The Andromeda galaxy is our nearest neighboring large galaxy. It has a mysterious dominant source of high-energy X-ray emission called Swift J0042.6+4112. Recent observations by the NuSTAR (Nuclear Spectroscopic Telescope Array) mission have pinpointed a pulsar that is for this high-energy radiation. A pulsar is the dense remnant of a dead star that is highly magnetized and spinning. The strong pulsar in Andromeda is likely in a binary system in which material from a stellar companion gets pulled onto the pulsar. X-rays are radiated by the material as it heats up.
The highest energy x-rays are color code blue in the NuSTAR image above, and the pulsar is shown as a blue dot. It appears brighter in high-energy X-rays than anything else in the galaxy.
Image Credit: NASA
This animation shows what it might be like to fly through of Cas A based on a 3-D model derived from Chandra X-ray and Spitzer IR data. It opens with an artists rendition of the neutron star remains of the original exploded star detected by Chandra. The green region is mostly iron observed in X-rays; the yellow region is mostly argon and silicon seen in X-rays and in visible and infrared light; the red region is cooler debris seen in the infrared and the blue region is the outer blast wave, most prominent in X-rays.
Video Credit: NASA
Roughly 290 million years ago, a star more or less like the Sun got too close to the central black hole of its galaxy. Intense tides tore the star apart and the resulting outburst of visible, ultraviolet and X-ray light first reached Earth in 2014. Observations from the Swift satellite have mapped out how and where these different wavelengths were produced as the shattered star’s debris circled the black hole. This animation illustrates how debris from a tidally disrupted star collided with itself, creating shock waves that emit ultraviolet and visible light. According to the Swift observations, that debris then took about a month to fall back to the black hole, where they produced changes in its X-ray emission that correlated with the earlier UV and visible light bursts.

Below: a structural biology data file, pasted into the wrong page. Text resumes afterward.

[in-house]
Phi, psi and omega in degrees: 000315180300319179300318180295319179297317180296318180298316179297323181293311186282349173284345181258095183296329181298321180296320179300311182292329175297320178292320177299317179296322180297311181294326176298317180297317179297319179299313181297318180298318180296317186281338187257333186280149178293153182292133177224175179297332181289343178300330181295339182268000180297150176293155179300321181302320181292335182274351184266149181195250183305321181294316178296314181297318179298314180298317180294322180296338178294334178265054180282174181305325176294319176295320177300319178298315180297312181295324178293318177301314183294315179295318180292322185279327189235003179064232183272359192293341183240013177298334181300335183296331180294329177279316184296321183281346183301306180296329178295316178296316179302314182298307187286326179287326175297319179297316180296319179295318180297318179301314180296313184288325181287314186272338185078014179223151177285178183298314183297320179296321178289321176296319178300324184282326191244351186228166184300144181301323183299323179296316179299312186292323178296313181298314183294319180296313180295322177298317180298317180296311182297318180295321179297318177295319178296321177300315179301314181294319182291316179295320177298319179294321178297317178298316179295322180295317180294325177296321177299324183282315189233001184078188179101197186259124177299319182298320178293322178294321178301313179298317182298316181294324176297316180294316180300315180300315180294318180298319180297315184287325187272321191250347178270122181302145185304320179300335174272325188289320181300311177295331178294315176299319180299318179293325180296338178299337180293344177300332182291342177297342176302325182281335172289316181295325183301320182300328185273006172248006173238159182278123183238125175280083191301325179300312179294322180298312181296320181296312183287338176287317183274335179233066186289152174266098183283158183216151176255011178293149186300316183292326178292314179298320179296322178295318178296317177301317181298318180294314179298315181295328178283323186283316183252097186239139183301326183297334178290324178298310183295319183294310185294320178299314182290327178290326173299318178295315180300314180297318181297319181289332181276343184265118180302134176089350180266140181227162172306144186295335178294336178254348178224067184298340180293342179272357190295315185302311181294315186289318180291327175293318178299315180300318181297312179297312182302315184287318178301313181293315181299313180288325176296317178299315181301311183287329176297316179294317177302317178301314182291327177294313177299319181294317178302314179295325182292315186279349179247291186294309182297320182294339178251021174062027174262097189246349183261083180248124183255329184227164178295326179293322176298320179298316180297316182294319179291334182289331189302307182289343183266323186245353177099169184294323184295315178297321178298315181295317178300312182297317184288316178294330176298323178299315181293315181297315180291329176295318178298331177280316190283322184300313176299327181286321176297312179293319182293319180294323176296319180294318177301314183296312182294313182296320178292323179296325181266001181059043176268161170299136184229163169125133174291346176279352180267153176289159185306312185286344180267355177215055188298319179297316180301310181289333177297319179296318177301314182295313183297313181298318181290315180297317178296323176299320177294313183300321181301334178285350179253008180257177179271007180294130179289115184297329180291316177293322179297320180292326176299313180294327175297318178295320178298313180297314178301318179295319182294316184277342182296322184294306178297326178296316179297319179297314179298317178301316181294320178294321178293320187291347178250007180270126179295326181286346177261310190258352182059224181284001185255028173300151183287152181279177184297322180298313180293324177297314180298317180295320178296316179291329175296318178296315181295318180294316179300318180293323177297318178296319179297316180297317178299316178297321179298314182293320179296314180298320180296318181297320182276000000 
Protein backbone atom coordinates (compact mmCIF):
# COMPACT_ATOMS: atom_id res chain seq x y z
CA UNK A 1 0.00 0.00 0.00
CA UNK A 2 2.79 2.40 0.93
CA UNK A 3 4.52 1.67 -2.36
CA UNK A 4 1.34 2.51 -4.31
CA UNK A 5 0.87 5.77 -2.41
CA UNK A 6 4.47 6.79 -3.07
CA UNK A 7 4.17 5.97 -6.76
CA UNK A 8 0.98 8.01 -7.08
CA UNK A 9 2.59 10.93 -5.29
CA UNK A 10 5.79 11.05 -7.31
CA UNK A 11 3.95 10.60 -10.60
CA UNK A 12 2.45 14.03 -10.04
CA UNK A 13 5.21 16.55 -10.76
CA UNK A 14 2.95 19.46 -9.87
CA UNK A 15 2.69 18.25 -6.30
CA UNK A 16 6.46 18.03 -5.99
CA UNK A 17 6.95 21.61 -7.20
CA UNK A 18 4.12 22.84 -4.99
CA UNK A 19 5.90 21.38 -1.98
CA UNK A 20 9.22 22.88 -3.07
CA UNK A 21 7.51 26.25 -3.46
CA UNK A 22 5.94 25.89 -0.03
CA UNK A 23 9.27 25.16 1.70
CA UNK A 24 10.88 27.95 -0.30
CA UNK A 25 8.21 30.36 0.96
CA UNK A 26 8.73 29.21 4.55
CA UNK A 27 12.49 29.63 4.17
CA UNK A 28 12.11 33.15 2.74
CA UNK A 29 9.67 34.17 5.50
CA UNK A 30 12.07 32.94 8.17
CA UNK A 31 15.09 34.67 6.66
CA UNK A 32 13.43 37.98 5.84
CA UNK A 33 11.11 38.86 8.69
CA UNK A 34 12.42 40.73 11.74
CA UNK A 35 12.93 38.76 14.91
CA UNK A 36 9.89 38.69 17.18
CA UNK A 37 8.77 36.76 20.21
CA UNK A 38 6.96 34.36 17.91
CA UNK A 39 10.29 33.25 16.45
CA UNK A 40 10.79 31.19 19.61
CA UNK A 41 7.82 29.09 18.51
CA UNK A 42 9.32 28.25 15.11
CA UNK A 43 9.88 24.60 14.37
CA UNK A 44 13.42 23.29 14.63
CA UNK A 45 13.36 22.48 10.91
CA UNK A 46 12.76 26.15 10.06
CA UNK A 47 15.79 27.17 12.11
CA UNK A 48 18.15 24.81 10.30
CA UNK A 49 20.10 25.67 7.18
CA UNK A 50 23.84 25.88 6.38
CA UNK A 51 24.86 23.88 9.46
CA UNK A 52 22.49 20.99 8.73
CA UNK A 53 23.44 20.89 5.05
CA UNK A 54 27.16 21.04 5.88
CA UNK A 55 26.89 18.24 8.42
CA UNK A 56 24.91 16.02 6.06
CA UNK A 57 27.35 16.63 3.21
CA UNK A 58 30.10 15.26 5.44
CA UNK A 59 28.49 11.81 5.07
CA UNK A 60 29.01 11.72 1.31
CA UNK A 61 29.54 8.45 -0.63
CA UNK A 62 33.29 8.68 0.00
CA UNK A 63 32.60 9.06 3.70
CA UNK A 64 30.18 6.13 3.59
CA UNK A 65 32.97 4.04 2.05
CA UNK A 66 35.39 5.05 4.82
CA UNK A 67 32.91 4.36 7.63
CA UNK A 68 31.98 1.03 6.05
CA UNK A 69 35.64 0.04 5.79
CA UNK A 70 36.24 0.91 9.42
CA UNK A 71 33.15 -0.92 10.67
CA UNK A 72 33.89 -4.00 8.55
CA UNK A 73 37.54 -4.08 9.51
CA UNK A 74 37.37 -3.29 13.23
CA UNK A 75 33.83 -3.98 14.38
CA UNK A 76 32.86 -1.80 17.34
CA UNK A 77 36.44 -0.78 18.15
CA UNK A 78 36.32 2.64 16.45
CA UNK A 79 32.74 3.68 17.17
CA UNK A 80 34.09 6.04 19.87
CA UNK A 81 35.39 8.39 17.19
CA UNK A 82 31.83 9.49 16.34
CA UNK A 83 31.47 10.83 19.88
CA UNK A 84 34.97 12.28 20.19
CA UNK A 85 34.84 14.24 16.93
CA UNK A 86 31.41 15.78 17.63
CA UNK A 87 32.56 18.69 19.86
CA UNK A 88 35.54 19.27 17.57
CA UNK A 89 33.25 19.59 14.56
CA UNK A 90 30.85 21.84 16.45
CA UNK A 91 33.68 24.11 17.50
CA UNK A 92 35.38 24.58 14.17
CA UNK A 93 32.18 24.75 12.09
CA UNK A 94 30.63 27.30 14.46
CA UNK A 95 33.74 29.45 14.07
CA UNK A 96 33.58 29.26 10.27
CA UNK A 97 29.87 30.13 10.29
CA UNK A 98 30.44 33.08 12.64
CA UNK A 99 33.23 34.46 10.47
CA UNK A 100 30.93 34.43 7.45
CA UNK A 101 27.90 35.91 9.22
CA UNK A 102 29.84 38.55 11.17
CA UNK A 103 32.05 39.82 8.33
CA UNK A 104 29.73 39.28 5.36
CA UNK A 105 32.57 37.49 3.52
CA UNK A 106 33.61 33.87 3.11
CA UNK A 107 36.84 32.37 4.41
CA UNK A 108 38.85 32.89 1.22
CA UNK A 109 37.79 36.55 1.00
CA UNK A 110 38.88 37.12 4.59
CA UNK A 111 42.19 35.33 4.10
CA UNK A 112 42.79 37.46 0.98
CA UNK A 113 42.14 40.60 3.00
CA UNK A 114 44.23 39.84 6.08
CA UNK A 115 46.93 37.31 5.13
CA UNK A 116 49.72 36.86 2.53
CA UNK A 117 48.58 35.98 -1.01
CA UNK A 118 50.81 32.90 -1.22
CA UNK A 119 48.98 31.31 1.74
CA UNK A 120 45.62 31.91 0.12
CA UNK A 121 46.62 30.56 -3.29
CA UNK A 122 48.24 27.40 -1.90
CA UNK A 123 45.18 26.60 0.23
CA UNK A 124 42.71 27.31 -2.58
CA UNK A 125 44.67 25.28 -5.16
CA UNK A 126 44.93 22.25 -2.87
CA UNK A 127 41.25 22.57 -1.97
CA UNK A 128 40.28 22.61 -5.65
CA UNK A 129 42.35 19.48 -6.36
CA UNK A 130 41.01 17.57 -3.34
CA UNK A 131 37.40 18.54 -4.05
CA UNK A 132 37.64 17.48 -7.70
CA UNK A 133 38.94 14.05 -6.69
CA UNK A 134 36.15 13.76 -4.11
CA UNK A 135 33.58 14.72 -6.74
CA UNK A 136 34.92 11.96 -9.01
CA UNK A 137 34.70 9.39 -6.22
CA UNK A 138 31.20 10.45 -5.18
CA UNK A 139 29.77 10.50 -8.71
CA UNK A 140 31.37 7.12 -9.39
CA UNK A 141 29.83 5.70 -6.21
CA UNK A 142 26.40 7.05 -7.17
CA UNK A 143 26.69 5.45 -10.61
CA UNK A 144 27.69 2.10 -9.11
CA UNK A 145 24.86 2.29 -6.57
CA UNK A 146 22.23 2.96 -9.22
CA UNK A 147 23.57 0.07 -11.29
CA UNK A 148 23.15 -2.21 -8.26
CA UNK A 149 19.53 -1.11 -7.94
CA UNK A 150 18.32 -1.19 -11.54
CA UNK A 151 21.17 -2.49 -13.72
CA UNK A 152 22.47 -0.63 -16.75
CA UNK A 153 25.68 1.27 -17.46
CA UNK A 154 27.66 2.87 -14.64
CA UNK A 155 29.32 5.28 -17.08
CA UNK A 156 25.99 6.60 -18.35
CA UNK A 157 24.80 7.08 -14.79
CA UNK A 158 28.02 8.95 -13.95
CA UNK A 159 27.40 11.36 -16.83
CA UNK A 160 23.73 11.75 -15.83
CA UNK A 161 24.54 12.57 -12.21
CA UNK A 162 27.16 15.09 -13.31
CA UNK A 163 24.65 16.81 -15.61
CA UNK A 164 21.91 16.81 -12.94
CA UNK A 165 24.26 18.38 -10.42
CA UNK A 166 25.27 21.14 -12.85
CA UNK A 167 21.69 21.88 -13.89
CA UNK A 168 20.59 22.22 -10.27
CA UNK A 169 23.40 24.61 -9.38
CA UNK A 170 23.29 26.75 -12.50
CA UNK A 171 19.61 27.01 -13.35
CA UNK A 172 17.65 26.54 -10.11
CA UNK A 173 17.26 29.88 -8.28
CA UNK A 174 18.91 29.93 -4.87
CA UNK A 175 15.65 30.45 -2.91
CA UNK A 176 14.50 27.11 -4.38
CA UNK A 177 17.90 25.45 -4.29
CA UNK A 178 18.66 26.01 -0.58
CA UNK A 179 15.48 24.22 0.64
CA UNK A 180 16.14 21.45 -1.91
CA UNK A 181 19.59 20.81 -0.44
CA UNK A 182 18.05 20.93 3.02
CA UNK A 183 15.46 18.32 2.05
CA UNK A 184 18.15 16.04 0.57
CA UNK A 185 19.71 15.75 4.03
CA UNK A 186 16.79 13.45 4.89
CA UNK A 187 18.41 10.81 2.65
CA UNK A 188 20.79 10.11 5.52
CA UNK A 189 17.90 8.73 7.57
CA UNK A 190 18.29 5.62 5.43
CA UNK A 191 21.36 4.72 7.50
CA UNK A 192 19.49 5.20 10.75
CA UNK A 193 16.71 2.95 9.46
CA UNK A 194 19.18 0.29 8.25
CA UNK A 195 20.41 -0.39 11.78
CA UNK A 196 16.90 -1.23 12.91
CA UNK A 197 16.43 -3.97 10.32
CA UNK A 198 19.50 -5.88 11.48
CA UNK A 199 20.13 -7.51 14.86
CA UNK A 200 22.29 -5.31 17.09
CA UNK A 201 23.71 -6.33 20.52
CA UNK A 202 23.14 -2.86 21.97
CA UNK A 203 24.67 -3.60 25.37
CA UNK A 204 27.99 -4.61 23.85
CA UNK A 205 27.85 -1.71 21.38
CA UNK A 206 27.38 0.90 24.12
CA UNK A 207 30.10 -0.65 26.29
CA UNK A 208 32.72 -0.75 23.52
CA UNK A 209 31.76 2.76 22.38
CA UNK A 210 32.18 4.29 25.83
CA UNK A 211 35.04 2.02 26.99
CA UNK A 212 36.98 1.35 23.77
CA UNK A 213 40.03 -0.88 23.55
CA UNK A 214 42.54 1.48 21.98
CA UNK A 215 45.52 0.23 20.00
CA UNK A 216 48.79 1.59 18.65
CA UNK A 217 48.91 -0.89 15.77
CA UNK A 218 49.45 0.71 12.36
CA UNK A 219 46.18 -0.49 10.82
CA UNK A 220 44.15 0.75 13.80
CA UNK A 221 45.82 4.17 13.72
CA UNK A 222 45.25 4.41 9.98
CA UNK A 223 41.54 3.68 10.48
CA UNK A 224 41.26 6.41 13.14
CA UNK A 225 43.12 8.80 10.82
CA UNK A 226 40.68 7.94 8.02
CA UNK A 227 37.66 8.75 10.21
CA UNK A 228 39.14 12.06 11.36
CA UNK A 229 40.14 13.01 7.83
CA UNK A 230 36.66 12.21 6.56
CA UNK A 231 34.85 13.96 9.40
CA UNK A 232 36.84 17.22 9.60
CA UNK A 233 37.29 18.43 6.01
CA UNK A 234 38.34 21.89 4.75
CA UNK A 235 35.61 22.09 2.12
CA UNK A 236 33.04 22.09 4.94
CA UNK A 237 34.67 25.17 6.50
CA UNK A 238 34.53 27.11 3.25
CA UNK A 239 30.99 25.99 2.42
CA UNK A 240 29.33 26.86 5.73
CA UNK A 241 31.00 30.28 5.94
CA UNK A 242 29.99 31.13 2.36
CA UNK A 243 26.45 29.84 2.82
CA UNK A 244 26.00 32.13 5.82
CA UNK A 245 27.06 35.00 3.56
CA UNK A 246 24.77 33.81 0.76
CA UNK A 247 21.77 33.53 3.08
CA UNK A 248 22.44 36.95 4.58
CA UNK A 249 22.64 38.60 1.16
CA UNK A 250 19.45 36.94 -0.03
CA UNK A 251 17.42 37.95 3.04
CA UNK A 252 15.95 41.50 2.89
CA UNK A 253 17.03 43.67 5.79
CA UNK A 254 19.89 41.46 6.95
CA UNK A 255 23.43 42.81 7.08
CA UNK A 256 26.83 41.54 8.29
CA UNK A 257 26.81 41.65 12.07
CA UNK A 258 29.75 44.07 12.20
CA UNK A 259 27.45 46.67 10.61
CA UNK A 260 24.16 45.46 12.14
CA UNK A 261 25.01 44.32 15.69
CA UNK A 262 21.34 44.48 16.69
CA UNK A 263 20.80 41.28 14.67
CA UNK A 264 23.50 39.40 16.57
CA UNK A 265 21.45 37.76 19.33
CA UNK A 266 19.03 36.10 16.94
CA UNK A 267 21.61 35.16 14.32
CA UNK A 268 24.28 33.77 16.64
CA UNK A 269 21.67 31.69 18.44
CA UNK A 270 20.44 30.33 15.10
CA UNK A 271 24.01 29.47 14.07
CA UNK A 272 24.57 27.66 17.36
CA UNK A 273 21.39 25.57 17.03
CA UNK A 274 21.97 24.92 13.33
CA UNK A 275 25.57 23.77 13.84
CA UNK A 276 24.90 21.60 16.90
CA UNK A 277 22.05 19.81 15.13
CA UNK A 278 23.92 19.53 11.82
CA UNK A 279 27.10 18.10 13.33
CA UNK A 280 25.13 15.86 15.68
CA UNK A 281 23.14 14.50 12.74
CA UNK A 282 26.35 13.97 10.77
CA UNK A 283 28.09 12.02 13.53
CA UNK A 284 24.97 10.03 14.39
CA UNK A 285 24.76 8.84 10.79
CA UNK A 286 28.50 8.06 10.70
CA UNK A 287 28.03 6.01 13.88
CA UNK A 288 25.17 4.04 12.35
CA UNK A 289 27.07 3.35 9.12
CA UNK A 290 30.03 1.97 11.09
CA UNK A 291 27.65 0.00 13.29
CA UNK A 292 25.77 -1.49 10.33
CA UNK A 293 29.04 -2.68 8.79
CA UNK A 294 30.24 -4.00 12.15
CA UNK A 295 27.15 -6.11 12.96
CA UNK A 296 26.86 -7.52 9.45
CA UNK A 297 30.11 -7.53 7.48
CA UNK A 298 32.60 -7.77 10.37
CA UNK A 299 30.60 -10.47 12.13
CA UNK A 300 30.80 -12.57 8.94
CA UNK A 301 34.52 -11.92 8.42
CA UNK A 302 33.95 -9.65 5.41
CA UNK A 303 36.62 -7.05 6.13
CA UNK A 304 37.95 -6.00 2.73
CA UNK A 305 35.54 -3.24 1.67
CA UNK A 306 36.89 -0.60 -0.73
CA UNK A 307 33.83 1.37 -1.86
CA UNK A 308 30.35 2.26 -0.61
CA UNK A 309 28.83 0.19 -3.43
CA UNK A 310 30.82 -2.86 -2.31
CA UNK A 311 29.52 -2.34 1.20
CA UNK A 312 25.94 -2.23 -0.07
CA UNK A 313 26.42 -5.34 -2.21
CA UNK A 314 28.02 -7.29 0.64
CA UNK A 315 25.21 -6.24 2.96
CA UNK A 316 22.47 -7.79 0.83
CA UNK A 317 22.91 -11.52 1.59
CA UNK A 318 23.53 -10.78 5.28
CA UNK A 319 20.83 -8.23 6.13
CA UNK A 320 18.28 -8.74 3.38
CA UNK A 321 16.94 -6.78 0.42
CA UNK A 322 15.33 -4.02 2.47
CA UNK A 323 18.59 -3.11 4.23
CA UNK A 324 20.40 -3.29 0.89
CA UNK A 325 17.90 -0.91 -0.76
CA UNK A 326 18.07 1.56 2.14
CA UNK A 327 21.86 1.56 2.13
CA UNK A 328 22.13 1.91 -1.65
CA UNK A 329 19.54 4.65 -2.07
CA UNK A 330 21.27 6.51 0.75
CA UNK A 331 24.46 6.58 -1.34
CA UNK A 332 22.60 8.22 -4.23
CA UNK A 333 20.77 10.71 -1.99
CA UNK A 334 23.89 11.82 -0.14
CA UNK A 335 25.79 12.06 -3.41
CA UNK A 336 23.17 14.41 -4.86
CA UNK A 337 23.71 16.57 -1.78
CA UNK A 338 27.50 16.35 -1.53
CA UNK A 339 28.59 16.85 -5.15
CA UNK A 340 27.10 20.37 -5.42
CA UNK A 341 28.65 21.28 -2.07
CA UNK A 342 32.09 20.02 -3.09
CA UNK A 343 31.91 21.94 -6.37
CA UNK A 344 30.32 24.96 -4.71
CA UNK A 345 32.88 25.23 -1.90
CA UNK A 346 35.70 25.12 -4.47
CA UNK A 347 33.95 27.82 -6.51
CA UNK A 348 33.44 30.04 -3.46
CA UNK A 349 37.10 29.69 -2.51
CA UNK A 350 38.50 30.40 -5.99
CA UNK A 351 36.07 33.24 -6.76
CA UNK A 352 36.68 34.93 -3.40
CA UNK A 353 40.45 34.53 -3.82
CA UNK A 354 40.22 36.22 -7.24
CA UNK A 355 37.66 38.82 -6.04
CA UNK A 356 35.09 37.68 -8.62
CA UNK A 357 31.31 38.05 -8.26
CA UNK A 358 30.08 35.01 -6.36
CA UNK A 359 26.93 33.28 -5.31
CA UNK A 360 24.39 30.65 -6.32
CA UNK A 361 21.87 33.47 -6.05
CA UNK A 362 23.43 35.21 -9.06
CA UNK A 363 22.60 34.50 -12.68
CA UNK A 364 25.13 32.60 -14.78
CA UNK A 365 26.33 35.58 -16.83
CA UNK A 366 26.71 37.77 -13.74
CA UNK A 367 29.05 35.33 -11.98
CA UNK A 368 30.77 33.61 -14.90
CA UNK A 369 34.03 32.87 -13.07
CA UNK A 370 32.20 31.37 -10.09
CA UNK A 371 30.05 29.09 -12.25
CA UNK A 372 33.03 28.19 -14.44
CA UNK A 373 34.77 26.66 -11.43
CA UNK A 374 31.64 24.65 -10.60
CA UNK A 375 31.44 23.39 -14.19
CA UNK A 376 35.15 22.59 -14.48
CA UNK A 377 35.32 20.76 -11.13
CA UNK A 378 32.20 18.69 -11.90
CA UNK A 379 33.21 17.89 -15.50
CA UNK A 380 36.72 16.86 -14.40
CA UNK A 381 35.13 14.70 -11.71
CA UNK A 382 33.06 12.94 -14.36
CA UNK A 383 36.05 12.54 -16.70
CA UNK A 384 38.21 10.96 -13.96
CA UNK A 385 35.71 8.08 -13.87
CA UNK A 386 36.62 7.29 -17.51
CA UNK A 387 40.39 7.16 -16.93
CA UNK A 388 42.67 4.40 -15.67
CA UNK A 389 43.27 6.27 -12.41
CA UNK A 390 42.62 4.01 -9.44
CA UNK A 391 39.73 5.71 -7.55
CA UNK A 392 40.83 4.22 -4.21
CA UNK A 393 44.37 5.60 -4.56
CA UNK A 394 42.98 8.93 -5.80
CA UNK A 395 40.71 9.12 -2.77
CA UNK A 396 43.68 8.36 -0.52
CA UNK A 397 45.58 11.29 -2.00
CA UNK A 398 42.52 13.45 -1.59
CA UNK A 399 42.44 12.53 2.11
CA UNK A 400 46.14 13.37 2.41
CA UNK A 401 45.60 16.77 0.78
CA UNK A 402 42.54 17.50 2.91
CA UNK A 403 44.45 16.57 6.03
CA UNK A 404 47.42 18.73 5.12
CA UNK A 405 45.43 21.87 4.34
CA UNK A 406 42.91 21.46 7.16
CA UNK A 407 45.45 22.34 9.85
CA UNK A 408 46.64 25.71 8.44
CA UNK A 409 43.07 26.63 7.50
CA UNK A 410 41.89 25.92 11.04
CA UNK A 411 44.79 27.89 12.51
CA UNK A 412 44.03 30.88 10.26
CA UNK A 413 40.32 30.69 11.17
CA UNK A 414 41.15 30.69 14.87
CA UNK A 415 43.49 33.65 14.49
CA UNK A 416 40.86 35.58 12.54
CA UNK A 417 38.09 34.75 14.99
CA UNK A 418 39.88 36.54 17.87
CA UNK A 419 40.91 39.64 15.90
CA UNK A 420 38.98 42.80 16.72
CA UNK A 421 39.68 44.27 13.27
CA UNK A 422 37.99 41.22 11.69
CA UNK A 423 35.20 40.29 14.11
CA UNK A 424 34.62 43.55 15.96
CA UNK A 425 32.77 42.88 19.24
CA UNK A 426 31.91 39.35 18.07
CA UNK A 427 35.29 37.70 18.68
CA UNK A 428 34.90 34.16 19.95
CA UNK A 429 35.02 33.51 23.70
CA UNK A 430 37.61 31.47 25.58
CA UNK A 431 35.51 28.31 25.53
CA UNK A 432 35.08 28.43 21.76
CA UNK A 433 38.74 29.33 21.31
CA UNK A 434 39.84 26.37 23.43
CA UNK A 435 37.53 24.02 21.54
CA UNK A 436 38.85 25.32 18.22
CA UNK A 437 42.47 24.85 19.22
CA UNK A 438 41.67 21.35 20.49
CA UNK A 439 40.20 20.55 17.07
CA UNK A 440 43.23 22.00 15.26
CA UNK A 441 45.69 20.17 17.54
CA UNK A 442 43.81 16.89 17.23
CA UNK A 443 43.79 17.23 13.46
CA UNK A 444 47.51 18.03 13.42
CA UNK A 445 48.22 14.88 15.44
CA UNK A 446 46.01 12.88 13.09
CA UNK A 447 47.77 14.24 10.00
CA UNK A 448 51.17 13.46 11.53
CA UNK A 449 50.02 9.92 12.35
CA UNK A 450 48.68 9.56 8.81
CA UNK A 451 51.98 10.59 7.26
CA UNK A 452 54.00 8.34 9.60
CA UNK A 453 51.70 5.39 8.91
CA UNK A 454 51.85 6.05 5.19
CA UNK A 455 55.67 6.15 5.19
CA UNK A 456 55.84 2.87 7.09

Video Credit: NASA
The 2017 Spring Equinox for the Northern Hemisphere (and Autumn in the South) will occur a few minutes after this post goes up. At an equinox, the Earth’s terminator—the dividing line between day and night—is at a right angle to the equator and connects the north and south poles. This time-lapse video show a view of a year on Earth in twelve seconds as seen from geosynchronous orbit by the Meteosat satellite. The video starts at the September, 2010, equinox. As the Earth revolves around the Sun, the terminator tilts in a way that provides less daily sunlight to the northern hemisphere during winter in the north. The March, 2011, equinox arrives halfway through the video, followed by the terminator tilting the other way during summer in the north. The year ends with the September, 2011, equinox.
Video Credit: NASA
This false color image of the Orion Nebula was generated using visible light and infrared data from two of the instruments onboard the Hubble Space Telescope. The image shows a segment of the sky about 0.002° wide. That works out to around 3.4 light-years at the nebula which is 1,500 light-years away.
Image Credit: Nasa / ESA / STScI
Messier 106 also known as NGC 4258 is an intermediate spiral galaxy about 22 to 25 million light-years away from Earth. It is also a Seyfert II galaxy. X-rays and unusual emission lines have been detected coming from M106, leading astronomers to suspect that part of the galaxy is falling into a supermassive black hole in the center. A Type II supernova was observed in this galaxy in May, 2014. A Type II supernova is caused by a the rapid collapse and subsequent violent explosion of a massive star.
Image Credit: NASA / ESA